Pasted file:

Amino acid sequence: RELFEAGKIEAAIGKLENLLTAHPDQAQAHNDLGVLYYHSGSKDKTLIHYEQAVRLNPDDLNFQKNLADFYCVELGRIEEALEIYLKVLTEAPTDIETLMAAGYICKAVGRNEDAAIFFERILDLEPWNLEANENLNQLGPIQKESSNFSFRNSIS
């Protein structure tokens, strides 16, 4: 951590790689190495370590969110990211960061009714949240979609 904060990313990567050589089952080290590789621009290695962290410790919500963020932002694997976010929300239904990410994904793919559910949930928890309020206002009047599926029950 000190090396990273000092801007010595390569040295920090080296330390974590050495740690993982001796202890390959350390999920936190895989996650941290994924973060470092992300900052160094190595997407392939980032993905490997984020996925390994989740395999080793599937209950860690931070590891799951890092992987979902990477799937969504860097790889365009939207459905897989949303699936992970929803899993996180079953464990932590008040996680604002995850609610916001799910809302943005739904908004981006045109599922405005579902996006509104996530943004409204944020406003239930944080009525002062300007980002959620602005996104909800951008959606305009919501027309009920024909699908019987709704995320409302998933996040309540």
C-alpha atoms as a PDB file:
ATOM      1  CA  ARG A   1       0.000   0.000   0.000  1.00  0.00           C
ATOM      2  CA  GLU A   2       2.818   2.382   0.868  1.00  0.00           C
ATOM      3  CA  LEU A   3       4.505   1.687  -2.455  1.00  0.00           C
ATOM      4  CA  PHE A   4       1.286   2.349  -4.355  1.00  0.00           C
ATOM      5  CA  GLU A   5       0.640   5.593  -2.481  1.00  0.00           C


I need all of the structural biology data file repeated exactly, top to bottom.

Amino acid sequence: RELFEAGKIEAAIGKLENLLTAHPDQAQAHNDLGVLYYHSGSKDKTLIHYEQAVRLNPDDLNFQKNLADFYCVELGRIEEALEIYLKVLTEAPTDIETLMAAGYICKAVGRNEDAAIFFERILDLEPWNLEANENLNQLGPIQKESSNFSFRNSIS
């Protein structure tokens, strides 16, 4: 951590790689190495370590969110990211960061009714949240979609 904060990313990567050589089952080290590789621009290695962290410790919500963020932002694997976010929300239904990410994904793919559910949930928890309020206002009047599926029950 000190090396990273000092801007010595390569040295920090080296330390974590050495740690993982001796202890390959350390999920936190895989996650941290994924973060470092992300900052160094190595997407392939980032993905490997984020996925390994989740395999080793599937209950860690931070590891799951890092992987979902990477799937969504860097790889365009939207459905897989949303699936992970929803899993996180079953464990932590008040996680604002995850609610916001799910809302943005739904908004981006045109599922405005579902996006509104996530943004409204944020406003239930944080009525002062300007980002959620602005996104909800951008959606305009919501027309009920024909699908019987709704995320409302998933996040309540």
C-alpha atoms as a PDB file:
ATOM      1  CA  ARG A   1       0.000   0.000   0.000  1.00  0.00           C
ATOM      2  CA  GLU A   2       2.818   2.382   0.868  1.00  0.00           C
ATOM      3  CA  LEU A   3       4.505   1.687  -2.455  1.00  0.00           C
ATOM      4  CA  PHE A   4       1.286   2.349  -4.355  1.00  0.00           C
ATOM      5  CA  GLU A   5       0.640   5.593  -2.481  1.00  0.00           C